After the city suffered deadly flooding from the remnants of Hurricane Ida, Gov. Kathy Hochul promises a new era, signs off on climate legislation and launches climate justice fellowship. 

Adi Talwar

Friday evening traffic heading West on 42nd Street between 5th and 6th Avenues in Manhattan.

Just over two weeks after being sworn in as governor of New York, Kathy Hochul has signed into law a bill aimed at reducing the state’s car emissions.

The legislation (A.4302/S.2758) requires that all new passenger vehicles sold in the state be zero-emission models by 2035, while new medium- and heavy-duty trucks must be zero-emission by 2040.

The bill passed the state Assembly and Senate in April, and is one of the first major climate-focused legislative actions signed into law since the passing of the Climate Leadership and Community Protection Act in 2019, which aims for the state to reduce its greenhouse gas emissions by 85 percent by 2050.

This law comes at a time when New Yorkers are buying larger vehicles, such as SUVs, which a recent Harvard study showed lead to more premature deaths from pollution. Ownership of SUVs increased more than 20 percent in New York City between 2016 and 2020, according to data from the Department of Motor Vehicles.

“This legislation is a huge leap forward in reducing air pollution from New York’s transportation sector,” said Echo Cartwright, climate mitigation director for The Nature Conservancy, in a statement.

The governor also announced she would award 150 climate justice fellows funding totalling up to $6 million over three years, through the New York State Energy Research and Development Authority. The funding would support training, professional development and mentoring of fellows as they work on climate justice or clean energy projects.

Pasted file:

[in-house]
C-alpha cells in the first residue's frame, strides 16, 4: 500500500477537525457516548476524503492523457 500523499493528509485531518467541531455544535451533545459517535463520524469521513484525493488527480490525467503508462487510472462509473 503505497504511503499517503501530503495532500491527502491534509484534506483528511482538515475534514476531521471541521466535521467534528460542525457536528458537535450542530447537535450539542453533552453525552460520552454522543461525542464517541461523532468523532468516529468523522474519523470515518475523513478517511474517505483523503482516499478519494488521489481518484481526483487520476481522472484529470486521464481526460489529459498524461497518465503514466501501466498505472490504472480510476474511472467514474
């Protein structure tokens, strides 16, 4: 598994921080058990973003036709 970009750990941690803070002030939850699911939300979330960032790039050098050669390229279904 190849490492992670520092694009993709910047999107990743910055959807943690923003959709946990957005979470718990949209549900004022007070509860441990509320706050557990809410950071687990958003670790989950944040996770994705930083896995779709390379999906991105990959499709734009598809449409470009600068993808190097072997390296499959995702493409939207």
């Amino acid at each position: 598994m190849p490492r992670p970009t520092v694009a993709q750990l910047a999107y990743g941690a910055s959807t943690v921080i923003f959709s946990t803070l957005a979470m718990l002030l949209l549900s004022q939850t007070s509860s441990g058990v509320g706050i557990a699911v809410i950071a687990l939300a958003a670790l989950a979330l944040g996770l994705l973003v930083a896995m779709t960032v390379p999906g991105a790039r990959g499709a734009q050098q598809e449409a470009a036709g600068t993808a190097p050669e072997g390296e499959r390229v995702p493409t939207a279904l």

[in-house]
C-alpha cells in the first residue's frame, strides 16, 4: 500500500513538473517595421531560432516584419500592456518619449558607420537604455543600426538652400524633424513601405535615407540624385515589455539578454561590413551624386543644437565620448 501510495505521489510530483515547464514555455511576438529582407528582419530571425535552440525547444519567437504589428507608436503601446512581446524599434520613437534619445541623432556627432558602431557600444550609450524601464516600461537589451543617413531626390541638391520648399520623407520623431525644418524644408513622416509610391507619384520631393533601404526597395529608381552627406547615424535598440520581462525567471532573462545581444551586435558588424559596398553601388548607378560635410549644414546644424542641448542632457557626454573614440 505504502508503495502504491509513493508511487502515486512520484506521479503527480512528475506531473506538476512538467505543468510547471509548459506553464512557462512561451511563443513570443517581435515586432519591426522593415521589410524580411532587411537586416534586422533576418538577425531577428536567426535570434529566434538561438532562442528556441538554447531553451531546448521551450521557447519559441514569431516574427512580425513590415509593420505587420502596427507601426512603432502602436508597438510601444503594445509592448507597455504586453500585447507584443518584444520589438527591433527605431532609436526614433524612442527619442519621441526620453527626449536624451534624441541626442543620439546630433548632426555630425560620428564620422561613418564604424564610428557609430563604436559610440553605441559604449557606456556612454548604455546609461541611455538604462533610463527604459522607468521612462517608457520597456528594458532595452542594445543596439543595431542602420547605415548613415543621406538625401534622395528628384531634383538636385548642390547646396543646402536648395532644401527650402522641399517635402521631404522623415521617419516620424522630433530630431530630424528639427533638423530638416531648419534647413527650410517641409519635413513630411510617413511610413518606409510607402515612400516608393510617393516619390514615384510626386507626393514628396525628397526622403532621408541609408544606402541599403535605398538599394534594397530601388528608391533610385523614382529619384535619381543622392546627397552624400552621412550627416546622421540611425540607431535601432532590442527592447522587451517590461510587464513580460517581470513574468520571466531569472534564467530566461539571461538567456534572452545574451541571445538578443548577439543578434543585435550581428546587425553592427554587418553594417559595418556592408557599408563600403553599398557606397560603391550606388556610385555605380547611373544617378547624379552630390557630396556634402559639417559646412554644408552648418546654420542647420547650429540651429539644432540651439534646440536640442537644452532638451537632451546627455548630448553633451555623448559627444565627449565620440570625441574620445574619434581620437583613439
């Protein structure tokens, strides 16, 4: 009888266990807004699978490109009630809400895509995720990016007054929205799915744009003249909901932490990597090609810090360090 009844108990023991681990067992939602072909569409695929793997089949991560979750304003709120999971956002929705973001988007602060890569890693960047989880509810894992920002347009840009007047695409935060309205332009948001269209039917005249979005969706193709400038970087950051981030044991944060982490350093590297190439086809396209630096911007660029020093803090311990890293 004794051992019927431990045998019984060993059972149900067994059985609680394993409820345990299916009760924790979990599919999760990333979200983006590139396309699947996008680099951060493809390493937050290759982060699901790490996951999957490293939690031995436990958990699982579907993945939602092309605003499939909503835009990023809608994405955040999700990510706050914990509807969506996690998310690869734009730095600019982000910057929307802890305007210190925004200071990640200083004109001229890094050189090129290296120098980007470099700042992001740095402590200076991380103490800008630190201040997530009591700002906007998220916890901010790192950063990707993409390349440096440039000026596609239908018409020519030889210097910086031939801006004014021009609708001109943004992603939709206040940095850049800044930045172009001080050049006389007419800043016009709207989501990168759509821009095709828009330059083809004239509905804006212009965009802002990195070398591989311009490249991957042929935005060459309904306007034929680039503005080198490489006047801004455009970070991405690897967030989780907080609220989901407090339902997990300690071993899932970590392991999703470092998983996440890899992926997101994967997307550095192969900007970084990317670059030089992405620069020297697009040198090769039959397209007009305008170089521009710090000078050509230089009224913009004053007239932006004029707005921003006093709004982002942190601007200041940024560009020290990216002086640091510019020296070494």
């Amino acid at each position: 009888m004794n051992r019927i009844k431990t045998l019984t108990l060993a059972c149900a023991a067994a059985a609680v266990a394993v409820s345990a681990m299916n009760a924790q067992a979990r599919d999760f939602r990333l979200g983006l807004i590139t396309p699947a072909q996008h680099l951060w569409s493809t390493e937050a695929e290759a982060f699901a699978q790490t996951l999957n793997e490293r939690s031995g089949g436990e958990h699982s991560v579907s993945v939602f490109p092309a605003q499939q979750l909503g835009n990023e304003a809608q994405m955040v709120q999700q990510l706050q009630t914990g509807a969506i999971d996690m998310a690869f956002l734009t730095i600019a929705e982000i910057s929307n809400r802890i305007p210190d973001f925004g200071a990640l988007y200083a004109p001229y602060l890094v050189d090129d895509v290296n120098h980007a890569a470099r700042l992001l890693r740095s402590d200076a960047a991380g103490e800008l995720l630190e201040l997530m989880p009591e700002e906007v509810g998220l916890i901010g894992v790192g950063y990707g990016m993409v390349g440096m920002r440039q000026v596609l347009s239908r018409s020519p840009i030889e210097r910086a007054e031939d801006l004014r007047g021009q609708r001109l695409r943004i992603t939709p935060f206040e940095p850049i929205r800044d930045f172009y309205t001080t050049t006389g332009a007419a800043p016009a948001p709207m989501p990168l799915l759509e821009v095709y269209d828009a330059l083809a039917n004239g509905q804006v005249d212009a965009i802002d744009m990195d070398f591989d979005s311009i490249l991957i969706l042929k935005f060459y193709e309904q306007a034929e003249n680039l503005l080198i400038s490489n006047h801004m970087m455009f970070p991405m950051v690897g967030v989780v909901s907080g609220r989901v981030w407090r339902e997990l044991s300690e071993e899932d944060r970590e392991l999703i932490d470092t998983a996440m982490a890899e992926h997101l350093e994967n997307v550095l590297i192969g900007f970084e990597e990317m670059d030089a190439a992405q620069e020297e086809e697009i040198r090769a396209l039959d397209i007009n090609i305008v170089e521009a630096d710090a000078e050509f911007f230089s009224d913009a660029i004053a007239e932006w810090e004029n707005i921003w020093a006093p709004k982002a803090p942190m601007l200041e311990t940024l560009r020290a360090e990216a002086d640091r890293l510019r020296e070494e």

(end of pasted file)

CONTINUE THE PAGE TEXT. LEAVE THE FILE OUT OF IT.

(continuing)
The program aims to support those from disadvantaged populations, including people residing in environmental justice communities, as well as veterans, Native Americans, and low-income, homeless, or formerly incarcerated individuals. Applications are open until 3 p.m. on October 28.

Both announcements come in the wake of devastating flooding in New York City, from the remnants of Hurricane Ida. The floods killed over a dozen people in the city and caused damages in multiple neighborhoods, prompting President Joe Biden to declare a “code red” on climate change during a visit to affected neighborhoods earlier this week.

During a press conference on Sept. 2, Hochul promised “a different era of collaboration” dealing with the climate crisis going forward. “Because of climate change, unfortunately this is something we’re going to have to deal with with great regularity,” she said. “We want to assure all New Yorkers that we’re prepared for this and we’ll do everything we can in our power to protect human life and property.”

In response to her statements, New York Renews, a coalition of more than 15 nonprofits, unions and climate action groups, published a letter urging the governor to consider, among other measures, the Climate and Community Investment Act, which would tax major polluters and invest in environmental justice neighborhoods.

“You have an opportunity to make New York the leader for climate, jobs and justice,” the letter said.

The city’s Department of Transportation this week also unveiled a plan to expand the number of electric vehicle charging stations across the five boroughs, with the goal of installing at least 80 fast-charging plus in the next four years.

Transportation accounts for nearly 30 percent of the city’s overall emissions, according to the DOT, and 400,000 local car owners will need to switch to electric vehicles by 2030 to meet the city’s own climate goals, officials said. 

Liz Donovan is a Report for America corps member.